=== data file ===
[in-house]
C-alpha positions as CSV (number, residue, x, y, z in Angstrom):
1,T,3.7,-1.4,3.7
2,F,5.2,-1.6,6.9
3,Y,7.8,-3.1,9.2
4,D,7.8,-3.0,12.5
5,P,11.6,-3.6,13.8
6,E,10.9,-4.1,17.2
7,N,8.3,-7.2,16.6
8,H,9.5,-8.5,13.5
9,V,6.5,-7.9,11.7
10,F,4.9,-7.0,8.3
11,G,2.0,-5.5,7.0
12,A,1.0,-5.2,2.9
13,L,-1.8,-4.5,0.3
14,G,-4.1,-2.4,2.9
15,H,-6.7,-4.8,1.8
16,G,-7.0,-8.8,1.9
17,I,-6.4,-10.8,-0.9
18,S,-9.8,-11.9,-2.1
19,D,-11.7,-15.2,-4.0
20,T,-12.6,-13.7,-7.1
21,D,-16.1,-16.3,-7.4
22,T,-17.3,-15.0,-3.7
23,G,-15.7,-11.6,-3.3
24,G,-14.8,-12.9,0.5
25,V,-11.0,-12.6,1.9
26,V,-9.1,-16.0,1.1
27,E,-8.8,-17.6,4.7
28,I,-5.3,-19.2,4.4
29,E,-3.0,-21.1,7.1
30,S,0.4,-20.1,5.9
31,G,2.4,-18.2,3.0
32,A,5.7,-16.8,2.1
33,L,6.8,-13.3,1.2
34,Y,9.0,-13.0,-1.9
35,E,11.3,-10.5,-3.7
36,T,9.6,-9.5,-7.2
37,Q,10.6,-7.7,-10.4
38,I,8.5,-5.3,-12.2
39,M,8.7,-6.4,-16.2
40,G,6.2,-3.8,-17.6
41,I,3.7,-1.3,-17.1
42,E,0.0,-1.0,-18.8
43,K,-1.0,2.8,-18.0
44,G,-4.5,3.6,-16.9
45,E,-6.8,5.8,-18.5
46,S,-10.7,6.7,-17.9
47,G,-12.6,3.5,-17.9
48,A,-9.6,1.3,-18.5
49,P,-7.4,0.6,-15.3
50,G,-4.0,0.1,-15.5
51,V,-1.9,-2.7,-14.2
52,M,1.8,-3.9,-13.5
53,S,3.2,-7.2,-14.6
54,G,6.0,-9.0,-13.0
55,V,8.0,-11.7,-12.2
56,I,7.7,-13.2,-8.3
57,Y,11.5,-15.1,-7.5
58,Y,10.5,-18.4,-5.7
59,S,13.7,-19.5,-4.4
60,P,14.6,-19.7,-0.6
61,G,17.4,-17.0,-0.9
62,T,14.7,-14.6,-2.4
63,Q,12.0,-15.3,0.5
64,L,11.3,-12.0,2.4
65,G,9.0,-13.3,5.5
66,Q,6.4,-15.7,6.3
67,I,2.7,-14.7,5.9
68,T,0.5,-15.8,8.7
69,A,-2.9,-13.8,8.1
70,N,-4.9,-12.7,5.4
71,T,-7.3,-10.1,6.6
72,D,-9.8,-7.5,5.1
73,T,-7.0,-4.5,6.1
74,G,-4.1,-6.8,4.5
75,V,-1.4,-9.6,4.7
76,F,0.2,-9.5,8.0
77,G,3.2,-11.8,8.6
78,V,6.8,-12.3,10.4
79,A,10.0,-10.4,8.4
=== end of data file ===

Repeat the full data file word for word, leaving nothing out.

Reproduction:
[in-house]
C-alpha positions as CSV (number, residue, x, y, z in Angstrom):
1,T,3.7,-1.4,3.7
2,F,5.2,-1.6,6.9
3,Y,7.8,-3.1,9.2
4,D,7.8,-3.0,12.5
5,P,11.6,-3.6,13.8
6,E,10.9,-4.1,17.2
7,N,8.3,-7.2,16.6
8,H,9.5,-8.5,13.5
9,V,6.5,-7.9,11.7
10,F,4.9,-7.0,8.3
11,G,2.0,-5.5,7.0
12,A,1.0,-5.2,2.9
13,L,-1.8,-4.5,0.3
14,G,-4.1,-2.4,2.9
15,H,-6.7,-4.8,1.8
16,G,-7.0,-8.8,1.9
17,I,-6.4,-10.8,-0.9
18,S,-9.8,-11.9,-2.1
19,D,-11.7,-15.2,-4.0
20,T,-12.6,-13.7,-7.1
21,D,-16.1,-16.3,-7.4
22,T,-17.3,-15.0,-3.7
23,G,-15.7,-11.6,-3.3
24,G,-14.8,-12.9,0.5
25,V,-11.0,-12.6,1.9
26,V,-9.1,-16.0,1.1
27,E,-8.8,-17.6,4.7
28,I,-5.3,-19.2,4.4
29,E,-3.0,-21.1,7.1
30,S,0.4,-20.1,5.9
31,G,2.4,-18.2,3.0
32,A,5.7,-16.8,2.1
33,L,6.8,-13.3,1.2
34,Y,9.0,-13.0,-1.9
35,E,11.3,-10.5,-3.7
36,T,9.6,-9.5,-7.2
37,Q,10.6,-7.7,-10.4
38,I,8.5,-5.3,-12.2
39,M,8.7,-6.4,-16.2
40,G,6.2,-3.8,-17.6
41,I,3.7,-1.3,-17.1
42,E,0.0,-1.0,-18.8
43,K,-1.0,2.8,-18.0
44,G,-4.5,3.6,-16.9
45,E,-6.8,5.8,-18.5
46,S,-10.7,6.7,-17.9
47,G,-12.6,3.5,-17.9
48,A,-9.6,1.3,-18.5
49,P,-7.4,0.6,-15.3
50,G,-4.0,0.1,-15.5
51,V,-1.9,-2.7,-14.2
52,M,1.8,-3.9,-13.5
53,S,3.2,-7.2,-14.6
54,G,6.0,-9.0,-13.0
55,V,8.0,-11.7,-12.2
56,I,7.7,-13.2,-8.3
57,Y,11.5,-15.1,-7.5
58,Y,10.5,-18.4,-5.7
59,S,13.7,-19.5,-4.4
60,P,14.6,-19.7,-0.6
61,G,17.4,-17.0,-0.9
62,T,14.7,-14.6,-2.4
63,Q,12.0,-15.3,0.5
64,L,11.3,-12.0,2.4
65,G,9.0,-13.3,5.5
66,Q,6.4,-15.7,6.3
67,I,2.7,-14.7,5.9
68,T,0.5,-15.8,8.7
69,A,-2.9,-13.8,8.1
70,N,-4.9,-12.7,5.4
71,T,-7.3,-10.1,6.6
72,D,-9.8,-7.5,5.1
73,T,-7.0,-4.5,6.1
74,G,-4.1,-6.8,4.5
75,V,-1.4,-9.6,4.7
76,F,0.2,-9.5,8.0
77,G,3.2,-11.8,8.6
78,V,6.8,-12.3,10.4
79,A,10.0,-10.4,8.4